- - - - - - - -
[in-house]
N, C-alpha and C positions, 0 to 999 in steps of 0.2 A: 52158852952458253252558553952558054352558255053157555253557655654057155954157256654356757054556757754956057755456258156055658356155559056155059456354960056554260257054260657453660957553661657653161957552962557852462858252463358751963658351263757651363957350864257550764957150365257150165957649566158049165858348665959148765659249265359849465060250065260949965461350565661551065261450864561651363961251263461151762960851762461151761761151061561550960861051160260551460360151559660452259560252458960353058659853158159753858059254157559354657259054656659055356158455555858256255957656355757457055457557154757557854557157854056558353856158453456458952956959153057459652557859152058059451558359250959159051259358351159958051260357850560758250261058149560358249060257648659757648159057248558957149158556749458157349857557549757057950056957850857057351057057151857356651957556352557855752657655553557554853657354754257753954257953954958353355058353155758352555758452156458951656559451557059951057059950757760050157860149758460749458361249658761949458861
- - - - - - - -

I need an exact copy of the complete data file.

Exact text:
[in-house]
N, C-alpha and C positions, 0 to 999 in steps of 0.2 A: 52158852952458253252558553952558054352558255053157555253557655654057155954157256654356757054556757754956057755456258156055658356155559056155059456354960056554260257054260657453660957553661657653161957552962557852462858252463358751963658351263757651363957350864257550764957150365257150165957649566158049165858348665959148765659249265359849465060250065260949965461350565661551065261450864561651363961251263461151762960851762461151761761151061561550960861051160260551460360151559660452259560252458960353058659853158159753858059254157559354657259054656659055356158455555858256255957656355757457055457557154757557854557157854056558353856158453456458952956959153057459652557859152058059451558359250959159051259358351159958051260357850560758250261058149560358249060257648659757648159057248558957149158556749458157349857557549757057950056957850857057351057057151857356651957556352557855752657655553557554853657354754257753954257953954958353355058353155758352555758452156458951656559451557059951057059950757760050157860149758460749458361249658761949458861